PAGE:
Generally the compounds used in the present invention demonstrate a Ki for the DP receptor of from about as low as about 0.4 nM to as high as about 16.3 nM. Likewise, the compound used in the present invention generally demonstrate a Ki for the CRTH2 receptor of as low as about 180 nM to as high as about 22,000 nM or even higher.

Effect of Compounds on Nicotinic Acid-Induced Vasodilation in Mice

The potency of the selective DP antagonists described herein can be demonstrated using a murine model of human nicotinic acid-induced flushing, measuring the flushing inhibitory effect. Blood flow in the mouse ear (a measure of vasodilation, a prominent component of flushing in humans) is measured after administration of nicotinic acid to mice that had been pretreated with vehicle (as a control) or a DP antagonist. Specifically, male C57BL/6 mice (˜25 g) were used in the study. Five mice were evaluated in each test group. Nembutal was diluted with water to a final concentration of 5 mg/ml and injected 0.3 ml/mouse intraperitoneally. DP antagonists were dissolved in 5% hydroxypropyl β-cyclodextrin at a final concentration of 5 mg/ml and the compounds were administered intraperitoneally at a volume of 0.2 ml/mouse (˜40 mpk). Nicotinic acid was dissolved in 5% hydroxypropyl β-cyclodextrin at a final concentration of 12.5 mg/ml. The nicotinic acid stock solution was adjusted to pH 7.4 with 2 N NaOH and injected 0.2 ml/mouse subcutaneously (˜100 mpk).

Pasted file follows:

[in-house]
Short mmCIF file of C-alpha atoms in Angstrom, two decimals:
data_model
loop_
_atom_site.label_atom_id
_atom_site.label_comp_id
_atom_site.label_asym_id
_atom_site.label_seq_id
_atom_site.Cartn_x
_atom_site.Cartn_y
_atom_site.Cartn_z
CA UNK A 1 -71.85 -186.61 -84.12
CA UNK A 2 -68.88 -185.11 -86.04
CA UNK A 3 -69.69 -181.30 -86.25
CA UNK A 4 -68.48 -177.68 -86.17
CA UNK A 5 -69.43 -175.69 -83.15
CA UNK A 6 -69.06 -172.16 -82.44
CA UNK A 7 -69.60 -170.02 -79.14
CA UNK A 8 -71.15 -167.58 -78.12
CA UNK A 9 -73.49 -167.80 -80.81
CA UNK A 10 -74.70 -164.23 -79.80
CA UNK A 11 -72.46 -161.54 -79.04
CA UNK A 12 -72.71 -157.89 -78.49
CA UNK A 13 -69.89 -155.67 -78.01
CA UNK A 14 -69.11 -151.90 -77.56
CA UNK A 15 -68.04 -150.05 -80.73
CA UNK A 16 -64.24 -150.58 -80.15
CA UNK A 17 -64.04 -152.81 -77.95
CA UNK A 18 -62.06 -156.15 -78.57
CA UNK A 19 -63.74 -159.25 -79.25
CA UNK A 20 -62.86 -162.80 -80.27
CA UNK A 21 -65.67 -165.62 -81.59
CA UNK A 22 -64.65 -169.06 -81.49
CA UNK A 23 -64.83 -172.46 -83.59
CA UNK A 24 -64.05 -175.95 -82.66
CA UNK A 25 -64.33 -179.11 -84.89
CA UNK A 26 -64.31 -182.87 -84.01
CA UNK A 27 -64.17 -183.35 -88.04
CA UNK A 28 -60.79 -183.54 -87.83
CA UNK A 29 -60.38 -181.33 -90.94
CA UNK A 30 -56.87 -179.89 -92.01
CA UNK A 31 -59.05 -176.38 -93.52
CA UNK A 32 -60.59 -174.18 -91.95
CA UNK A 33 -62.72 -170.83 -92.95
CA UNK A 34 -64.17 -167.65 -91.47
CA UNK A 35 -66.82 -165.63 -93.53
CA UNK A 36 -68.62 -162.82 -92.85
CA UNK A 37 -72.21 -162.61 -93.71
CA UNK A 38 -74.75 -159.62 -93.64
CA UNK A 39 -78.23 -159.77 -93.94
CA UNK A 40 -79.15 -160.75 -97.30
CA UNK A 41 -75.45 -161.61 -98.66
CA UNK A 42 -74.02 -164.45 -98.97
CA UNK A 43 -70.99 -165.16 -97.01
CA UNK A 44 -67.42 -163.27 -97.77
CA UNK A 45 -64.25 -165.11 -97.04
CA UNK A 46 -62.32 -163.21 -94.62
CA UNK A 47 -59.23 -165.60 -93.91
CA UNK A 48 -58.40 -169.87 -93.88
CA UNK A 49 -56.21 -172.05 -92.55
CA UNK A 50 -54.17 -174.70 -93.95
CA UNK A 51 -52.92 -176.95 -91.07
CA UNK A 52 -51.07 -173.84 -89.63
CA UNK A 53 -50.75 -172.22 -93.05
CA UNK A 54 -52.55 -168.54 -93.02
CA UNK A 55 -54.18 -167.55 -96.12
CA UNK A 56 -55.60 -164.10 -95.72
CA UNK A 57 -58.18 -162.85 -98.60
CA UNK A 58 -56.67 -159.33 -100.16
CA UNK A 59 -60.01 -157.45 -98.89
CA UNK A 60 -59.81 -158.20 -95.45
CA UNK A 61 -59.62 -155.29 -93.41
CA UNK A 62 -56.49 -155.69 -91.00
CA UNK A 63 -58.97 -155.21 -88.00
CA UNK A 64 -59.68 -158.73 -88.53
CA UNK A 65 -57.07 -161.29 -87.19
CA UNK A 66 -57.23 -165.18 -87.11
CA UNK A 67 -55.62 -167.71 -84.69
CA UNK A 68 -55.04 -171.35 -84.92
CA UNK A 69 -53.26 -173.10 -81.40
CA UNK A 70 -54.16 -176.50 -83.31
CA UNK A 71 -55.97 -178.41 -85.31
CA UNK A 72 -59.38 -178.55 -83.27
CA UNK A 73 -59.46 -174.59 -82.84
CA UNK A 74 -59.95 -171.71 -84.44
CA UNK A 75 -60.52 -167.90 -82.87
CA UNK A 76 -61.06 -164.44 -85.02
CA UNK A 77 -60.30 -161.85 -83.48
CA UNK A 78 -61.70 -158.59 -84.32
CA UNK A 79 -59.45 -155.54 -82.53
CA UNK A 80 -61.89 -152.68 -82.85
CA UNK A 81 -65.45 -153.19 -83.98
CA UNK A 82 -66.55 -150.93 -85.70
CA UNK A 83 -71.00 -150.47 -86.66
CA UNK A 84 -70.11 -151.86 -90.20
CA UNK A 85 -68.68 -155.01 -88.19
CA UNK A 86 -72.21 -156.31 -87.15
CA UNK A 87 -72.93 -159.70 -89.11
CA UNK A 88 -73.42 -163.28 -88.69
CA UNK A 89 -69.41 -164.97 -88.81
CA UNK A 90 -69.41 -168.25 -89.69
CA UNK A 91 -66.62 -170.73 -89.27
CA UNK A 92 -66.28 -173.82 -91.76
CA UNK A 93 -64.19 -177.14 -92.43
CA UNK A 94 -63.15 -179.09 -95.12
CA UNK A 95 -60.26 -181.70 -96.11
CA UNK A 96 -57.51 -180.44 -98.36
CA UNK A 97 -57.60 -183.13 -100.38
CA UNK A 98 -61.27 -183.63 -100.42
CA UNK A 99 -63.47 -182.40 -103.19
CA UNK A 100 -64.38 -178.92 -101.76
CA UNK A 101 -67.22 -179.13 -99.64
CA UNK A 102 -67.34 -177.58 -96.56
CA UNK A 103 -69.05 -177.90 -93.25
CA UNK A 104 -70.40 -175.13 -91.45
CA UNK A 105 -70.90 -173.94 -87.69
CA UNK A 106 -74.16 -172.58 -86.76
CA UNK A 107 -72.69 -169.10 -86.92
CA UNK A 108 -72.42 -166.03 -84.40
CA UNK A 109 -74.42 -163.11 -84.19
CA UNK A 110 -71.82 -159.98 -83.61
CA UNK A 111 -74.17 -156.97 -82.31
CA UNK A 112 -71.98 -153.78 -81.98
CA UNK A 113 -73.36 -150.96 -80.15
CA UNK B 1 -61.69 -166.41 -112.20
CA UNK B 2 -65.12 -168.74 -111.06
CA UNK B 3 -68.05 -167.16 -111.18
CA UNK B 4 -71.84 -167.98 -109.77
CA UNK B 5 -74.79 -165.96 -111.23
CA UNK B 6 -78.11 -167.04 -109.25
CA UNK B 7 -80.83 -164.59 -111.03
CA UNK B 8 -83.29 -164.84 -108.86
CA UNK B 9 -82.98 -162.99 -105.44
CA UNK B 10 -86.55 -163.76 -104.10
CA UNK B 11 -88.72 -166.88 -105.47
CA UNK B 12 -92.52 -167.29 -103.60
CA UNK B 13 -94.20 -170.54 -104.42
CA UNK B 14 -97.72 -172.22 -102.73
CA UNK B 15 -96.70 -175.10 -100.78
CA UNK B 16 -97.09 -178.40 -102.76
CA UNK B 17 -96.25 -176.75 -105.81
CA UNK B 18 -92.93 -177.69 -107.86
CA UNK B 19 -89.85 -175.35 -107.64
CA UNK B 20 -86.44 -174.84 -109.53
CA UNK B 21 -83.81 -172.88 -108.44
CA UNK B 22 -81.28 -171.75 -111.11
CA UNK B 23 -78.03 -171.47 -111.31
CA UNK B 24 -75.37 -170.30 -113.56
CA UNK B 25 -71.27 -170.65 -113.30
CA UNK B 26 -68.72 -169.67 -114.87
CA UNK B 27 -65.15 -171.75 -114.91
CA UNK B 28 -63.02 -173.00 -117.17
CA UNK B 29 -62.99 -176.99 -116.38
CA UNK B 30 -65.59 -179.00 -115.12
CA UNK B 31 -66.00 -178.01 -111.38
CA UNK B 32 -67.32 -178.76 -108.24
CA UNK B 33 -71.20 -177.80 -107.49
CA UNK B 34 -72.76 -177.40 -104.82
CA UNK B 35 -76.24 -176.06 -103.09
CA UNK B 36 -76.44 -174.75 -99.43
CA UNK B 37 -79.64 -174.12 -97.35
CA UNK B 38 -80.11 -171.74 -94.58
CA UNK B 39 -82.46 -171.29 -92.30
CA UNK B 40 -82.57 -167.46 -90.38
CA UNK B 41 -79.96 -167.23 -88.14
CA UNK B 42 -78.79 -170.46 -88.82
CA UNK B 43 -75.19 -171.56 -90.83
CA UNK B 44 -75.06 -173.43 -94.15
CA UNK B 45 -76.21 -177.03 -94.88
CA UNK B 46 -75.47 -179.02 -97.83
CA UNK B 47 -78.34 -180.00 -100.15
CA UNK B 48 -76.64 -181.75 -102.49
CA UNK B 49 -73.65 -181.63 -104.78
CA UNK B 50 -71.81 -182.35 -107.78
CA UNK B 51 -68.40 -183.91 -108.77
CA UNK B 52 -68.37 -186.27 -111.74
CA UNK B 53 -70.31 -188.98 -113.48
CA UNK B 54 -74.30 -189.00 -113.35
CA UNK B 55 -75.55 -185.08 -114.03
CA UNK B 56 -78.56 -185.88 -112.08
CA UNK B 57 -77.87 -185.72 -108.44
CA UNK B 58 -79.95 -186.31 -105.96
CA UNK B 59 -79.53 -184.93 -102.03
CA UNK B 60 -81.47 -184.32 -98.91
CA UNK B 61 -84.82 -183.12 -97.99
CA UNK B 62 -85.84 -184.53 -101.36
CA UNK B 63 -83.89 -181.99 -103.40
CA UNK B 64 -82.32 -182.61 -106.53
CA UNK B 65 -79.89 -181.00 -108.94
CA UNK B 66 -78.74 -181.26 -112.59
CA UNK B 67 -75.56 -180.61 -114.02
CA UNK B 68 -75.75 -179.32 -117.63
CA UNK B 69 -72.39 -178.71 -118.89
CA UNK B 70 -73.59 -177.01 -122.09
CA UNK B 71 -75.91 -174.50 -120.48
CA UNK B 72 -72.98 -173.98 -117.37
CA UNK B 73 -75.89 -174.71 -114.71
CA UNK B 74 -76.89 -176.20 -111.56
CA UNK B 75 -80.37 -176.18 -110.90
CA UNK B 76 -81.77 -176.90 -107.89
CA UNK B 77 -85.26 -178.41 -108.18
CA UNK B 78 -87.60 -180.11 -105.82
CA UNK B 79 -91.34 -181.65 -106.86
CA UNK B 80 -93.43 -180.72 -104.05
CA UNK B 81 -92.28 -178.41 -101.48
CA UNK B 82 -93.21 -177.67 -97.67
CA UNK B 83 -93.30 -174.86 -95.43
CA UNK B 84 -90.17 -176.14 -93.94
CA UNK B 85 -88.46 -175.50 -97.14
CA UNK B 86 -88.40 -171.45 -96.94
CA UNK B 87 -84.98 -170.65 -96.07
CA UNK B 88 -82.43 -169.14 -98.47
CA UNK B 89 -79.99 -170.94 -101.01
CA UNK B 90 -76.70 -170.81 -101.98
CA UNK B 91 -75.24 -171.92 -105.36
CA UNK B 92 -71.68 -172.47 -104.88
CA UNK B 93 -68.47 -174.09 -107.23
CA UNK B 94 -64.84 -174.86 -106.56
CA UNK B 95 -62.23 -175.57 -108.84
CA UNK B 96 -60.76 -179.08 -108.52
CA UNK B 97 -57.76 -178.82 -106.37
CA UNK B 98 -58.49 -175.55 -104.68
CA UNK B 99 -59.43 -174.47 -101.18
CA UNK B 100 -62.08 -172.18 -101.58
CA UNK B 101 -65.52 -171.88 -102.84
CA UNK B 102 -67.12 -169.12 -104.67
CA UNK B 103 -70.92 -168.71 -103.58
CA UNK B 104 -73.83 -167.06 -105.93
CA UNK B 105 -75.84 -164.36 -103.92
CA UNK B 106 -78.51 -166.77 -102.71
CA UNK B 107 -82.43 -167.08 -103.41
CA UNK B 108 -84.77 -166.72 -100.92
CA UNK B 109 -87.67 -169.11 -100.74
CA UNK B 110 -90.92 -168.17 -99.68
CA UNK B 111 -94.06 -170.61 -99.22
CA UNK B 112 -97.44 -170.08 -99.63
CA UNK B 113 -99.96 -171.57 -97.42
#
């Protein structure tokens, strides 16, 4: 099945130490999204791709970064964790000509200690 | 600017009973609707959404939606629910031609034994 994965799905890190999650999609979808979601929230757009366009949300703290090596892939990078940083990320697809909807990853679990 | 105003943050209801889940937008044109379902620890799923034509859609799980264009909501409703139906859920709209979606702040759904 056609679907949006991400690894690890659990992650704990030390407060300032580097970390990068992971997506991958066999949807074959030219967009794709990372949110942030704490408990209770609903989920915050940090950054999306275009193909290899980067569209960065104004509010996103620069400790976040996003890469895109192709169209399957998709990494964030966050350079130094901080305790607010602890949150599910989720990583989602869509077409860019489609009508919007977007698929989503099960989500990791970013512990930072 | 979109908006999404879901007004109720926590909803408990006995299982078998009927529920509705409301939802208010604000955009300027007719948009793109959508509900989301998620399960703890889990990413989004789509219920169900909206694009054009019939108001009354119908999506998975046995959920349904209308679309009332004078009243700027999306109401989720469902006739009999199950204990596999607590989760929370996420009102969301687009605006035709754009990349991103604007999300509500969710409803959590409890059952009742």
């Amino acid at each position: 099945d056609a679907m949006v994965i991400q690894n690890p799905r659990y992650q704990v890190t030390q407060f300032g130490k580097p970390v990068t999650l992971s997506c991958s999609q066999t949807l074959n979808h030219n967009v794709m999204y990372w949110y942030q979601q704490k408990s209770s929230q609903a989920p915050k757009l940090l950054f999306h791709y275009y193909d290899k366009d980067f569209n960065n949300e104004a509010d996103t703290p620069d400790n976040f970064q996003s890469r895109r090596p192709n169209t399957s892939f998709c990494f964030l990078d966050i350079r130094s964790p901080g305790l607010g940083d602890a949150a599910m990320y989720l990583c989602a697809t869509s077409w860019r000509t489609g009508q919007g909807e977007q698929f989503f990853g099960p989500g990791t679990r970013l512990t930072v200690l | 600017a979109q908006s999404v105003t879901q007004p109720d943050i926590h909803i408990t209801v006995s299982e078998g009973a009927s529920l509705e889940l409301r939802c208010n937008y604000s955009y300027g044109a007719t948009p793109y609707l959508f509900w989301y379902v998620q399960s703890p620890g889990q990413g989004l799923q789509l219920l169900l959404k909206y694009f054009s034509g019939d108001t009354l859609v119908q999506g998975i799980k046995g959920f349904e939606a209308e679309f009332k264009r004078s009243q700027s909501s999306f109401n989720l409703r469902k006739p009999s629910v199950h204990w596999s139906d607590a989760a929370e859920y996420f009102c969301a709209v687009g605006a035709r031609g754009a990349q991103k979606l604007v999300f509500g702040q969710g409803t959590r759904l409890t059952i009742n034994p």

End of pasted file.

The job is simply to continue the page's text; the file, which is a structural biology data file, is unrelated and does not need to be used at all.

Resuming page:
Perfusion of mouse ear skin was monitored with a laser Doppler perfusion imager (PeriScan PIM II, Perimed, Sweden) every 30 seconds for 15 minutes starting 5 minutes prior to nicotinic acid administration. Percent changes in mean perfusion over the 10 minute period after vehicle or nicotinic acid administration were calculated and a graph of percent change in mean perfusion vs. time was generated for each animal. The area under the curve (AUC) of mean perfusion (% Δ×min) was then calculated from each graph and the results are expressed in mean AUC±SEM for each group.

Compound D suppressed PGD-2 induced vasodilation in the mouse (FIG. 1). The DP antagonists tested suppressed nicotinic acid-induced vasodilation in the mouse; data for selected compounds is provided in FIGS. 2 and 3.

All patents, patent applications and publications that are cited herein are hereby incorporated by reference in their entirety. While certain preferred embodiments have been described herein in detail, numerous alternative embodiments are seen as falling within the scope of the invention.